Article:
As you know, there is a serious shortage of qualified behavioral health specialists in the country. Using telehealth to bridge that gap not only ensure access to this vitally important specialty for your patients that need it, but also has the added benefits of:

  • Reduced avoidable ED visits
  • Reallocated ED beds to higher acuity cases
  • Increase response times and discharge speed

Virtual Pre & Post Op Care

Readmissions is something that every healthcare executive and administrator is monitoring. With the change to the value-based reimbursement model, keeping readmission rates low improves your reimbursements from Medicare. It’s estimated the annual cost to the overall healthcare system for readmissions is $41B. Telehealth also allows your teams to lower surgical cancellation rates by ensuring patients are prepared properly and up to speed prior to their scheduled surgical day. 

Employee Telehealth

More and more employers have started to offer telehealth to their employees via their health plans. Your hospital may be one of these, but something that isn’t mentioned often is these telehealth solutions come from an outsourced telehealth company. This means your network of physicians is not involved. By incorporating a telehealth solution specific to your employees and your network of providers you will drive revenue from your employee base and eliminate paying someone else to see your employees.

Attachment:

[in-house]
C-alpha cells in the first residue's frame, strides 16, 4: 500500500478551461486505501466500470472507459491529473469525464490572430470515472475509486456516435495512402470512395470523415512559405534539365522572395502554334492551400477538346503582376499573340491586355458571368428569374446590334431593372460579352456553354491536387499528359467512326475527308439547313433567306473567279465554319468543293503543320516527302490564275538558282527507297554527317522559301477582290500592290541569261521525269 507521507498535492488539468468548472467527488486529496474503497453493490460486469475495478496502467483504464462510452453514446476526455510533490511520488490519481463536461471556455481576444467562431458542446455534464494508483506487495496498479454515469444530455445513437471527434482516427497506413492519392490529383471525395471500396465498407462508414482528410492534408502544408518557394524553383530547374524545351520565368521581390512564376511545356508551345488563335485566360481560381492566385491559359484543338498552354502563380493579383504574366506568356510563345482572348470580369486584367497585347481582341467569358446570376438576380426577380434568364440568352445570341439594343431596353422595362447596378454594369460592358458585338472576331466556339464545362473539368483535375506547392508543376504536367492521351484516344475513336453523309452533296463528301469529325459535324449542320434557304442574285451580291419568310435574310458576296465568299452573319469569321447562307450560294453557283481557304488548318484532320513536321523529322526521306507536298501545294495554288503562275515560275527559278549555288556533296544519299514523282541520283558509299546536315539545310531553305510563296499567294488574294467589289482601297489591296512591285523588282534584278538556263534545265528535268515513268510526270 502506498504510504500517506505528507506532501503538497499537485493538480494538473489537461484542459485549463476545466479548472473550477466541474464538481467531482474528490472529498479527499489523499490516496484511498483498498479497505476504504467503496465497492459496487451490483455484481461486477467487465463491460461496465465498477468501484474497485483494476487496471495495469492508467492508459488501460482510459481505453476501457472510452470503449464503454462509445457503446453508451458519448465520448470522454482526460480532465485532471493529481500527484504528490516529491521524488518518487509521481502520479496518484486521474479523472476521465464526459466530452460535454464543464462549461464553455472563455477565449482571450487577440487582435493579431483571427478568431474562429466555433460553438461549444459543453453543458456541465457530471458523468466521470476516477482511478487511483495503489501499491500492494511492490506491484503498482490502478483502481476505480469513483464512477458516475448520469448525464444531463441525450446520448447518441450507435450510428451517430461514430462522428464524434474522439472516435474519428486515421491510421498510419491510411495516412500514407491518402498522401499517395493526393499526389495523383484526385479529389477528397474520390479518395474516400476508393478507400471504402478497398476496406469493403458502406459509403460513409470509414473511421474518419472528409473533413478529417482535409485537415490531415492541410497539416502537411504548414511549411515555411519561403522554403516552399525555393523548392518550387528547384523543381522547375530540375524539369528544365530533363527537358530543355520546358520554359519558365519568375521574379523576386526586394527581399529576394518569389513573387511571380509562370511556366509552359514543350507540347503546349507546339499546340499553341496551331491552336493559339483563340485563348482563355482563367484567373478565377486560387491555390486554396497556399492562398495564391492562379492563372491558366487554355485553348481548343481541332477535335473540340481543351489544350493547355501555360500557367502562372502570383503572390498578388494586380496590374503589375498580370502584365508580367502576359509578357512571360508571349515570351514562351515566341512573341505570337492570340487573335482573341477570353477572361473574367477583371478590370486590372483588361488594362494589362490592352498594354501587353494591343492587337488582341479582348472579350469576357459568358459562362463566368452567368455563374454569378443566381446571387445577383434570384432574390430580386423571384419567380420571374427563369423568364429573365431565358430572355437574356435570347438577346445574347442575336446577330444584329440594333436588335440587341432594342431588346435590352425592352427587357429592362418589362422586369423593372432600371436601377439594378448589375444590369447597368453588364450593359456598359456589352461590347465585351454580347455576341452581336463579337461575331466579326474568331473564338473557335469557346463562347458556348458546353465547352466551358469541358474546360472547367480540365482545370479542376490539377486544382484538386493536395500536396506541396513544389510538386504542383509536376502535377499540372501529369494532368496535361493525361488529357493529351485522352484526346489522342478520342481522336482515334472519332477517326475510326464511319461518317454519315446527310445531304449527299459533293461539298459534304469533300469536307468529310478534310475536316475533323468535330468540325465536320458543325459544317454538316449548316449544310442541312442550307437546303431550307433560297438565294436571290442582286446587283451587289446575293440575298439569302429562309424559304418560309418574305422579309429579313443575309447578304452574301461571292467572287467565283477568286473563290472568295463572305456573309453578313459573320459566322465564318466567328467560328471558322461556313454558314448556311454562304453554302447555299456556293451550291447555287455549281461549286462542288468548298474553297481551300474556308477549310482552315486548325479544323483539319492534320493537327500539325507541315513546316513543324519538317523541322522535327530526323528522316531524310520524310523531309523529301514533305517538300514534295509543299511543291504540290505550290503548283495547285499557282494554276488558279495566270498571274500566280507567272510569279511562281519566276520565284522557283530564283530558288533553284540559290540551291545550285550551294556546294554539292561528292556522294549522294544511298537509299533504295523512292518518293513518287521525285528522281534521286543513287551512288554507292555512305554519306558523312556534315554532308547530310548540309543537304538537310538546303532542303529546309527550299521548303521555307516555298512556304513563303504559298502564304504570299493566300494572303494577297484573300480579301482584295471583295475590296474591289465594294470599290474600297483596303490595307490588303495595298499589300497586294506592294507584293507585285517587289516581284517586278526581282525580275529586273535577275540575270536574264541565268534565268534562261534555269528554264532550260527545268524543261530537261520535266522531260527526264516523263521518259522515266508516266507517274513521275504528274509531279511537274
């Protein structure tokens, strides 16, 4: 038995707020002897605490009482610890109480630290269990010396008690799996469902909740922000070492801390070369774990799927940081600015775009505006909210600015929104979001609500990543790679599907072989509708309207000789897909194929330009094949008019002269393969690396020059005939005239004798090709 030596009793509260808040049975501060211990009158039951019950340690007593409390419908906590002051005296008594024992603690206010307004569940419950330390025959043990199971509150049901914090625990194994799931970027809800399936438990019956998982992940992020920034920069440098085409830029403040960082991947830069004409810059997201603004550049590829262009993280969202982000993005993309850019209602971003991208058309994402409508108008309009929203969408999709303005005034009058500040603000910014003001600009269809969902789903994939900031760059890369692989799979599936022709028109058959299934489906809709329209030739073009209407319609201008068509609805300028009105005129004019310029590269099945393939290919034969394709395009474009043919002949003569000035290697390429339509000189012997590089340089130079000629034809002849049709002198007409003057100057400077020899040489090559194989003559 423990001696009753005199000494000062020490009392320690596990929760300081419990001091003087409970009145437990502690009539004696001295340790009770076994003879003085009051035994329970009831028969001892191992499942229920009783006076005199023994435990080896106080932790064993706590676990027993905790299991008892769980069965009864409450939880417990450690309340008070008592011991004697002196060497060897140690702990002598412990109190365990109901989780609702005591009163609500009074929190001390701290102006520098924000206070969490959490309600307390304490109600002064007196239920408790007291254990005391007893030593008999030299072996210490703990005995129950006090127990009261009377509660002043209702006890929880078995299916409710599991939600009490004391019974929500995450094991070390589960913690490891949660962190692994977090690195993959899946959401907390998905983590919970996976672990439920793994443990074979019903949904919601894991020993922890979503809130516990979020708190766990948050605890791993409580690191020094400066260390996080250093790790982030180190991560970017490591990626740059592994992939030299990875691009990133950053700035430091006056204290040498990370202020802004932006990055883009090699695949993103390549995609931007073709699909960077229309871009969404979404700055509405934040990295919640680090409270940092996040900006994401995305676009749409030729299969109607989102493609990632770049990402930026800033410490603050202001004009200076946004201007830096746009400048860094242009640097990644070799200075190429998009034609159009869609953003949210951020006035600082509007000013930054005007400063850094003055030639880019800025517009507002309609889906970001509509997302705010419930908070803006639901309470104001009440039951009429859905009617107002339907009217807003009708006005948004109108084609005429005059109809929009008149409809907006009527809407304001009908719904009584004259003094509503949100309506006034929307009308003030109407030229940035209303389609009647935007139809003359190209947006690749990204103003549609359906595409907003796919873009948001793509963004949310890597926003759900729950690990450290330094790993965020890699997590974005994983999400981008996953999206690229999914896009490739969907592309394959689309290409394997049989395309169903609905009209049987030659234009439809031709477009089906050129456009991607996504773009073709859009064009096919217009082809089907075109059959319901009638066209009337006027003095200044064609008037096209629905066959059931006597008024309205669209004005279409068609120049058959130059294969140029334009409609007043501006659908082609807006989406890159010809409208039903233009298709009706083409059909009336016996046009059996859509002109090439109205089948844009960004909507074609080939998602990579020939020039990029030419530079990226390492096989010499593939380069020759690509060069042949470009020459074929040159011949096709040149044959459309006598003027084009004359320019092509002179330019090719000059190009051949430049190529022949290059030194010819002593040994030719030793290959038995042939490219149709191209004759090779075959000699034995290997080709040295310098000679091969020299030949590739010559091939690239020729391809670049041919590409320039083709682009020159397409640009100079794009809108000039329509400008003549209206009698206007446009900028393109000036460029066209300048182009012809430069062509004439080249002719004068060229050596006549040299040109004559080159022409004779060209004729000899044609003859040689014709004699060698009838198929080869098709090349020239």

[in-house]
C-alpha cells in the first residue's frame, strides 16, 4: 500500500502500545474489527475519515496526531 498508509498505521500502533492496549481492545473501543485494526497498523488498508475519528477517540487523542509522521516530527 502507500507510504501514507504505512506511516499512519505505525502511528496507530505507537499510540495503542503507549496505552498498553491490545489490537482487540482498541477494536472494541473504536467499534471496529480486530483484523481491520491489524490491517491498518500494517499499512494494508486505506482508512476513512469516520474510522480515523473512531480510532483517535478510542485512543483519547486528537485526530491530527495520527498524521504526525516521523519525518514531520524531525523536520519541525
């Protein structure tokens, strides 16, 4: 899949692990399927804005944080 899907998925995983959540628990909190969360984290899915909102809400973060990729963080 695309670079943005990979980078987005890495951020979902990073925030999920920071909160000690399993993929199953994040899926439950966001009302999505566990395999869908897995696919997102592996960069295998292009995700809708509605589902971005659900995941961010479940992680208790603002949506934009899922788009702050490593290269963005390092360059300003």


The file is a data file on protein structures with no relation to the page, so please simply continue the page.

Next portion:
Take That First Step ⏤ Put Your Team Together

Start today and reach out to department heads, team leaders and your peers and inform them you’re putting a team together to evolve, scale and grow it to an efficient revenue driving machine, and that you’re looking for people to join this team and steer your virtual care future in the best direction for your organization and patients.

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Scott Berghoff

About Scott Berghoff

Scott has an MBA in Health Care Management and spent 20 years in pharmaceutical sales in Arizona, Alaska, California, and New Mexico. He likes to keep up on current and upcoming trends in the health care industry. He and his wife, a Family Nurse Practitioner, live in Arizona. They enjoy relaxing with their dogs, traveling, reading and spending time outdoors.